High blood cholesterol in elderly men and the excess risk for coronary heart disease
Coronary heart disease is a condition characterized by decreased blood flow to the heart. If this condition is not treated, the heart can sustain severe damage. An important risk factor in the development of coronary artery disease, at least in young and middle-aged individuals, is elevated plasma cholesterol (hypercholesterolemia). High cholesterol levels are known to promote the formation of fatty plaques on the inner surface of the coronary arteries, eventually causing a reduced blood supply to the heart. The degree to which hypercholesterolemia increases the risk of coronary artery disease in elderly individuals is controversial. To investigate the role of hypercholesterolemia in the development of coronary heart disease in the elderly, a study was carried out with 2,746 white men, between the ages of 60 and 79, who were members of the Kaiser Permanente Medical Care Program. Subjects were classified according to plasma cholesterol levels, and were followed for an average of 10 years. The relative risk of developing coronary heart disease (derived from the ratio of coronary heart disease incidence in the upper quartile of plasma cholesterol to that in the lower three quartiles) was similar across all ages, ranging from 1.4 in the 60-to-64 age group to 1.7 in the 75-to-79 age group. However, when the excess risk of hypercholesterolemia (the difference in mortality in the highest quartile compared with the lower three quartiles) was calculated, it was found to increase with age. The range was from 2.2 additional deaths in the youngest group to 11.3 in the oldest group. These results indicate that cholesterol-lowering treatment may be more effective in preventing mortality in elderly men than in younger men. (Consumer Summary produced by Reliance Medical Information, Inc.)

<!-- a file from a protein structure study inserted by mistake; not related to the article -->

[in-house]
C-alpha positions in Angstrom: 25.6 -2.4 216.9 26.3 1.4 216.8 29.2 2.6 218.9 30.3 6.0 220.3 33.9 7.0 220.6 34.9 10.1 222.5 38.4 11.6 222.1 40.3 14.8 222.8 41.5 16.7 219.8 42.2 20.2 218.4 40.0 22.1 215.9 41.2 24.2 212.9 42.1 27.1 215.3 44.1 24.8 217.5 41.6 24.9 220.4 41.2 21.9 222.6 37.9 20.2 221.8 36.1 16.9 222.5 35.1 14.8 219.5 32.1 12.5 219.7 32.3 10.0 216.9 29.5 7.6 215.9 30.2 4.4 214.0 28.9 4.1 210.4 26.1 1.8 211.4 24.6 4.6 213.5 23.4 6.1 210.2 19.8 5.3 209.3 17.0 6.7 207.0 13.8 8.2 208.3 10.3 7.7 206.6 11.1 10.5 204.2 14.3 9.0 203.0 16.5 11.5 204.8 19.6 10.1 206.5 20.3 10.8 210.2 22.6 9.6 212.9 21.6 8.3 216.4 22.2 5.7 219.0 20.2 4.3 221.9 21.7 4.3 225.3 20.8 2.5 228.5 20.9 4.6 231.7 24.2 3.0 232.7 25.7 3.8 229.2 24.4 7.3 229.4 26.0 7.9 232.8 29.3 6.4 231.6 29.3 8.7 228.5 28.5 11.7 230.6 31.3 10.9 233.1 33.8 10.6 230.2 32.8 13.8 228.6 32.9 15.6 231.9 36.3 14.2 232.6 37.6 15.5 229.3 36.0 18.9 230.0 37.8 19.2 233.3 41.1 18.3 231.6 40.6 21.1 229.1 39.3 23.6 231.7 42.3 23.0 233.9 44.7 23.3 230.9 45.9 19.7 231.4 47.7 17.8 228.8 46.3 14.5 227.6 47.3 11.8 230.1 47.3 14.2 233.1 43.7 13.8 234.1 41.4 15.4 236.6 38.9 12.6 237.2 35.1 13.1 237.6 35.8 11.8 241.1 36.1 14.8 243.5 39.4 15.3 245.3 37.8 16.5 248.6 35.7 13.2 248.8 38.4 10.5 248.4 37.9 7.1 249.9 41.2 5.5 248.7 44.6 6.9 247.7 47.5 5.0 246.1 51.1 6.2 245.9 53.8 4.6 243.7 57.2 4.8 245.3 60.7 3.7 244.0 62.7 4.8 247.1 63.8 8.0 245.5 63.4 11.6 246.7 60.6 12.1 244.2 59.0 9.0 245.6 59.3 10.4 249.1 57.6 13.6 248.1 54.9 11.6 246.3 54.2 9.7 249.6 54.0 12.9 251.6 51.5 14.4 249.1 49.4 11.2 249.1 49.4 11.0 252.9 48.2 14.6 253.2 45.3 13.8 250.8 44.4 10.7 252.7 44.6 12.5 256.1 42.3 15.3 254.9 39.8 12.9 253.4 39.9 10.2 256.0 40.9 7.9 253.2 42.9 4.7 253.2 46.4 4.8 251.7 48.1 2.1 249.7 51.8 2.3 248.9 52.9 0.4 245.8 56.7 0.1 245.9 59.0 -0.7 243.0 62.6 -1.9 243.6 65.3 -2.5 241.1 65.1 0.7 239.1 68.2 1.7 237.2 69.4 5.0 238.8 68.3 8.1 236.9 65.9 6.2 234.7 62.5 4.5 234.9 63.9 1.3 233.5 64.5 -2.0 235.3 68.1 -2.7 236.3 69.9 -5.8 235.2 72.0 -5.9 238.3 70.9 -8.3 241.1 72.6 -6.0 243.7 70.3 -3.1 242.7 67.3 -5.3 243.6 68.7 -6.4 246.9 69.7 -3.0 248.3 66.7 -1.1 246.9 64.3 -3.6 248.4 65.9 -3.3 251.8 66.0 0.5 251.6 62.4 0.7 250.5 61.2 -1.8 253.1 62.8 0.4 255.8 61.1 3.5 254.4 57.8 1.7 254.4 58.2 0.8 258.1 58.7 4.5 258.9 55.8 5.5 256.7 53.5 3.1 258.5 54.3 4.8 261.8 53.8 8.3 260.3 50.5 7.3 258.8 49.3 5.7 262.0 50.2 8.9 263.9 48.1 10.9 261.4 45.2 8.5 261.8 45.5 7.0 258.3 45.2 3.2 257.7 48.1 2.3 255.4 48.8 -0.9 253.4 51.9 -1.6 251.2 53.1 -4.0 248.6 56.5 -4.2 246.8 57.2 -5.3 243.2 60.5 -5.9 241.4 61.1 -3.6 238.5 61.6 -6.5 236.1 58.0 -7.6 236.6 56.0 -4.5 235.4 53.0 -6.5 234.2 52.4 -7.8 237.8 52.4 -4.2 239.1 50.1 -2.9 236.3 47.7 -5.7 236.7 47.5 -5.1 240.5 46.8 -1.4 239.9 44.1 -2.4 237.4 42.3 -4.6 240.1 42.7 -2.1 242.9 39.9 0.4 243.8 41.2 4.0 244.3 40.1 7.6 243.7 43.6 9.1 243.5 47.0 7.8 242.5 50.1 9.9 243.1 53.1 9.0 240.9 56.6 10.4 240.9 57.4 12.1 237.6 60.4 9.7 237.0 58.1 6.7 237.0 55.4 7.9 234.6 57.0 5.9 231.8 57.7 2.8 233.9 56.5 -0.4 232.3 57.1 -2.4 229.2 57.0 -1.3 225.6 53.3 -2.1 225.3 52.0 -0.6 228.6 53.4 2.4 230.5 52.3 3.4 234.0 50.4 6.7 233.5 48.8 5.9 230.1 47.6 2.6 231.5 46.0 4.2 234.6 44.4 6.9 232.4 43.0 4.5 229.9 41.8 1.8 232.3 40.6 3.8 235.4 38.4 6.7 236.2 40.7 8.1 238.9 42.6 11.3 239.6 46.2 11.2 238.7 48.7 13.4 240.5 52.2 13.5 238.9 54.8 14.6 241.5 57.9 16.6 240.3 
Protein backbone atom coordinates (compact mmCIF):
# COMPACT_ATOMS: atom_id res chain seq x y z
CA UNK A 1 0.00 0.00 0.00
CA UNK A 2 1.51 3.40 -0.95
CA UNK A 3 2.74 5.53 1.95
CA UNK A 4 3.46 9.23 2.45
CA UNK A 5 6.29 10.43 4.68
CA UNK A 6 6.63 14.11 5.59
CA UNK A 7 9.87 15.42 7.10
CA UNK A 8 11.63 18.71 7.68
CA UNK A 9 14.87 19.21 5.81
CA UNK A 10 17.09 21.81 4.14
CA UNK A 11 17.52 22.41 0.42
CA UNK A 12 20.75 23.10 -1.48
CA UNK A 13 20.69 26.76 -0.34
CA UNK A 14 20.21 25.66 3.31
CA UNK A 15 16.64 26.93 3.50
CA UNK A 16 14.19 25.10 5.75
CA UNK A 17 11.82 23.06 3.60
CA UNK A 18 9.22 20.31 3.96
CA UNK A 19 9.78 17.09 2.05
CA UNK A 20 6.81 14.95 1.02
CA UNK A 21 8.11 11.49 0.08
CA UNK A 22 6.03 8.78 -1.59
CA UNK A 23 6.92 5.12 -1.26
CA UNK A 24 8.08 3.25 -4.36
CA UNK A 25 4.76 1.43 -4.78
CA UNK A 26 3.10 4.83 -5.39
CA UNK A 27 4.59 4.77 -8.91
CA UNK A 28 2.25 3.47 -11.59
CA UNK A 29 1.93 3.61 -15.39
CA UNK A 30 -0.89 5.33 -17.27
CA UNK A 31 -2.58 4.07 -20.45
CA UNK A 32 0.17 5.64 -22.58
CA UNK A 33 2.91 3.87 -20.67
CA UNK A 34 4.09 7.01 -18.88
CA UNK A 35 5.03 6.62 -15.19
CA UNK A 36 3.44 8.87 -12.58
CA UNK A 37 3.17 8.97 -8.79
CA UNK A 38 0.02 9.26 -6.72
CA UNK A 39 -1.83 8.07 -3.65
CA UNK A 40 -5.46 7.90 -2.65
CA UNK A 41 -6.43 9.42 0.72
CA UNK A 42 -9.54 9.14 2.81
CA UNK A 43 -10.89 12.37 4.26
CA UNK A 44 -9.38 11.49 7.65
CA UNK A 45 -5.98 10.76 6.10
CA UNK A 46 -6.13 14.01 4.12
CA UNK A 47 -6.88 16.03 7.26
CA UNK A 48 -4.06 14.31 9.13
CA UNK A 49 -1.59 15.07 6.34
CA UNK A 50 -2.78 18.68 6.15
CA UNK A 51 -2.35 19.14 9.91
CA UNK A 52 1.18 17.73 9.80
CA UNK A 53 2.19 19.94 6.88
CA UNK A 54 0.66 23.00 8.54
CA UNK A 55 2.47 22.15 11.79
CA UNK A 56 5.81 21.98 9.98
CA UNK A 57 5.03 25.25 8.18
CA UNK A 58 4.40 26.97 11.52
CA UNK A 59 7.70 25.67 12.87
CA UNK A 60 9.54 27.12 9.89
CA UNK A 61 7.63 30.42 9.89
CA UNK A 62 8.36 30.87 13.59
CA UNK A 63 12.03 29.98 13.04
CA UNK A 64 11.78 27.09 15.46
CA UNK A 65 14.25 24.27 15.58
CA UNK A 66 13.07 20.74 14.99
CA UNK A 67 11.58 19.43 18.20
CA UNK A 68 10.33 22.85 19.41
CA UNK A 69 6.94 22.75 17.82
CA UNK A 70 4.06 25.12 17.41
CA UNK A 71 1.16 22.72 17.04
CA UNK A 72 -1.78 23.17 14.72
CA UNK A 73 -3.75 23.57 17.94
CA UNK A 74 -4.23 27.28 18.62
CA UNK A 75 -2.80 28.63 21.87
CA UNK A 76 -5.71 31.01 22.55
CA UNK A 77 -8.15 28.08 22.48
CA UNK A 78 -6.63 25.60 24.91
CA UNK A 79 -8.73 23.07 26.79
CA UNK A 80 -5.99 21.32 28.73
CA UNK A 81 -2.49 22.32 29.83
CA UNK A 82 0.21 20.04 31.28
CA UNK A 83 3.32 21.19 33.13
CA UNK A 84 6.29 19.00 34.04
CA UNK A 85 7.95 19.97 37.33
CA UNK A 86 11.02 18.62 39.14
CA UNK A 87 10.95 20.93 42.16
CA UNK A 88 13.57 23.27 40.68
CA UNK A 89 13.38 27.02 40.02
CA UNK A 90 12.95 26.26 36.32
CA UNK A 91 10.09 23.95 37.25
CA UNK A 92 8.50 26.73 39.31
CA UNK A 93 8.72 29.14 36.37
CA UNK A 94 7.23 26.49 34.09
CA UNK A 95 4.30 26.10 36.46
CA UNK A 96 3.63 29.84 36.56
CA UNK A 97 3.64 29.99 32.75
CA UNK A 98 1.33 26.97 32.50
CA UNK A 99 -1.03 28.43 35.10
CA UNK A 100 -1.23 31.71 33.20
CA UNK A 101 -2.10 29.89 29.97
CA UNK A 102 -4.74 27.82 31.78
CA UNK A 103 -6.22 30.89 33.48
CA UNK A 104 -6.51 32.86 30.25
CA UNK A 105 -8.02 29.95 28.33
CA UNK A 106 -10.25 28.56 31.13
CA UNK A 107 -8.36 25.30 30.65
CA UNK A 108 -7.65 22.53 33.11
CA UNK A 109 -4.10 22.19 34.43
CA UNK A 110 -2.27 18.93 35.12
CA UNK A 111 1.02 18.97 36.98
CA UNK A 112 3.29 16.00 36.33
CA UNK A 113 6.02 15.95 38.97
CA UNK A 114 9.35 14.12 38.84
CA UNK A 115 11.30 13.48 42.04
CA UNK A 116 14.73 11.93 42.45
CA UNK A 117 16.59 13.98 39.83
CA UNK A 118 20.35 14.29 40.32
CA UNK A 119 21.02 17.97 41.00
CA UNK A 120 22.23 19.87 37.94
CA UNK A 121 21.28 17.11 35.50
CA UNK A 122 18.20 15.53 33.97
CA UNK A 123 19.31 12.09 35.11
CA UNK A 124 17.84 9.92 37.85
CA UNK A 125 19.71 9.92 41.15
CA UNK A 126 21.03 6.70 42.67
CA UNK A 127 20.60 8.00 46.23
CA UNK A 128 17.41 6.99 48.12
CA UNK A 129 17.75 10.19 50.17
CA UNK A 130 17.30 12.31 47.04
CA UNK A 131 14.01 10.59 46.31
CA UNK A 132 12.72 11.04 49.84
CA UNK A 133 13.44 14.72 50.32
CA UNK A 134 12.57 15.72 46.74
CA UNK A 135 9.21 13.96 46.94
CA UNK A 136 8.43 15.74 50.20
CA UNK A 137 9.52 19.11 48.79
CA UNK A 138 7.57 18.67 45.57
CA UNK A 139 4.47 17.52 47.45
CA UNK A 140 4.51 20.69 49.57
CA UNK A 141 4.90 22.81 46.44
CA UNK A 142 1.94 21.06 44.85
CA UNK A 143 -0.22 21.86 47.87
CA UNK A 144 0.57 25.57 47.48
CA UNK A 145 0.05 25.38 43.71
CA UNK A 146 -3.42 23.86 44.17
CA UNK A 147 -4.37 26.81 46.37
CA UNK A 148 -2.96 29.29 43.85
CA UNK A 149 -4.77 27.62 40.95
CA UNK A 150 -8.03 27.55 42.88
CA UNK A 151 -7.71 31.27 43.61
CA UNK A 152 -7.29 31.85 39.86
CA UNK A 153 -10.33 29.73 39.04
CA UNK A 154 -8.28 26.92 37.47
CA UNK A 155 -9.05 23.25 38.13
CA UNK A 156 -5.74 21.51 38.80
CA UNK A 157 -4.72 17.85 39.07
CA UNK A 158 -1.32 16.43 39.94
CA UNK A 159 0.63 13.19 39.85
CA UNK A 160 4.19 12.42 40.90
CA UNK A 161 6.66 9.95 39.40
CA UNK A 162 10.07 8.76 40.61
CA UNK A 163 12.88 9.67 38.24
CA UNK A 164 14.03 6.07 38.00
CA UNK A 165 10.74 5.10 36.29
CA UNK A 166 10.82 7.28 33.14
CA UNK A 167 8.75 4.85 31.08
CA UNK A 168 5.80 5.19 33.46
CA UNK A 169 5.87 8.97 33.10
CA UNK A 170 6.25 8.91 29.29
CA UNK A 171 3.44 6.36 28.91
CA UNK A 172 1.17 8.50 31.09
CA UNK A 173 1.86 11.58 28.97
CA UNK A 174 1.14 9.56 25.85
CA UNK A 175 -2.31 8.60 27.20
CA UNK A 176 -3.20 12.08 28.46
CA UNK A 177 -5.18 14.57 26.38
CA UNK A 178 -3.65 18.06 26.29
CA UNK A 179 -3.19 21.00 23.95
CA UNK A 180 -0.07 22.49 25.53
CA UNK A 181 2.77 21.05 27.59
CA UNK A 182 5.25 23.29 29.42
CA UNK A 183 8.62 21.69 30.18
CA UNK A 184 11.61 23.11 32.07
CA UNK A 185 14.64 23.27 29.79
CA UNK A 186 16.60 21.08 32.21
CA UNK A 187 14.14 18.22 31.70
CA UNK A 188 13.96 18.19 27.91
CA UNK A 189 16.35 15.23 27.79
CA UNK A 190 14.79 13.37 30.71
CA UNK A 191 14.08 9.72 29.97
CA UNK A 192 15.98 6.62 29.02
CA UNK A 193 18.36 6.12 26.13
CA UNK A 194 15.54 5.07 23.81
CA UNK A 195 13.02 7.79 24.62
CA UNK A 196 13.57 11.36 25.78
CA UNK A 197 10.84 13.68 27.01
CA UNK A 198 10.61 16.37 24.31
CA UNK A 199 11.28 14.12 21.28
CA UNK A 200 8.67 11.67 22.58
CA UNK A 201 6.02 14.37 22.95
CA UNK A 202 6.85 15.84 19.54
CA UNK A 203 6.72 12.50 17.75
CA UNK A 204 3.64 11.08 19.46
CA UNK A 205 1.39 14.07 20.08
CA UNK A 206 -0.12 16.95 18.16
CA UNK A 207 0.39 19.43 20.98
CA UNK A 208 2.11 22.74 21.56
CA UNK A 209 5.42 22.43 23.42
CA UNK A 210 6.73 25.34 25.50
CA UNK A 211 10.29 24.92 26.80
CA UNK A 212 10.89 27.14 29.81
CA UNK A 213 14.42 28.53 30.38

Publication Name: Annals of Internal Medicine
Lifetime risks of hip, Colles', or vertebral fracture and coronary heart disease among white postmenopausal women
Osteoporosis is a reduction of calcium in the bones of postmenopausal women as a consequence of decreased sex hormone secretion. The condition results in a frailty of the skeleton that puts these patients at risk for vertebral and other bone fractures. Although treatment with the female sex hormone estrogen is useful and effective, it may lead to increased risks of coronary heart disease and cancer of the breast and uterus. Lifetime risk is a calculated statistic indicating the probability of developing a particular condition during one's life. It is used in this study to evaluate the value of treatment of osteoporosis in postmenopausal women. A woman who is 50 years of age has a 16 percent risk of sustaining a hip fracture and a 32 percent risk of a vertebral fracture before her death. Her risk of dying of breast cancer is 2.8 percent, and she has a 0.7 percent risk of dying from endometrial cancer, a form of uterine cancer. The lifetime risk of death from coronary heart disease for this hypothetical patient is 31 percent. This study does not intend to measure the benefits of postmenopausal hormone therapy or to determine definitively whether such treatment is appropriate. This study does, however, suggest that the benefits and risks of such replacement endocrine therapy to ward off the deleterious effects of fractures must take into consideration its influence in increasing the incidence of heart disease and other conditions.
Publication Name: Archives of Internal Medicine
Factors associated with appendicular bone mass in older women
Age, weight, muscle strength and use of estrogen appear to be the greatest predictors of bone mass in elderly women. Declines in bone mass increase the risk of fracture, and fractures are a major cause of disability among older women. Bone mass was measured in 9,704 women over the age of 65. Bone mass was strongly associated with age, declining by about 5% every five years after age 65. Bone mass increased significantly with weight and muscle strength. Late menopause was also significantly associated with high bone mass. There was no association between calcium intake and bone mass, and there was no association between alcohol intake and bone mass. Smoking and caffeine were associated with lowered bone mass. Bone mass increased with estrogen use and with use of the drug thiazide. Non-insulin-dependent diabetes was associated with higher bone mass while gastrectomy, which is the total or partial removal of the stomach, was associated with lower bone mass.
Publication Name: Annals of Internal Medicine
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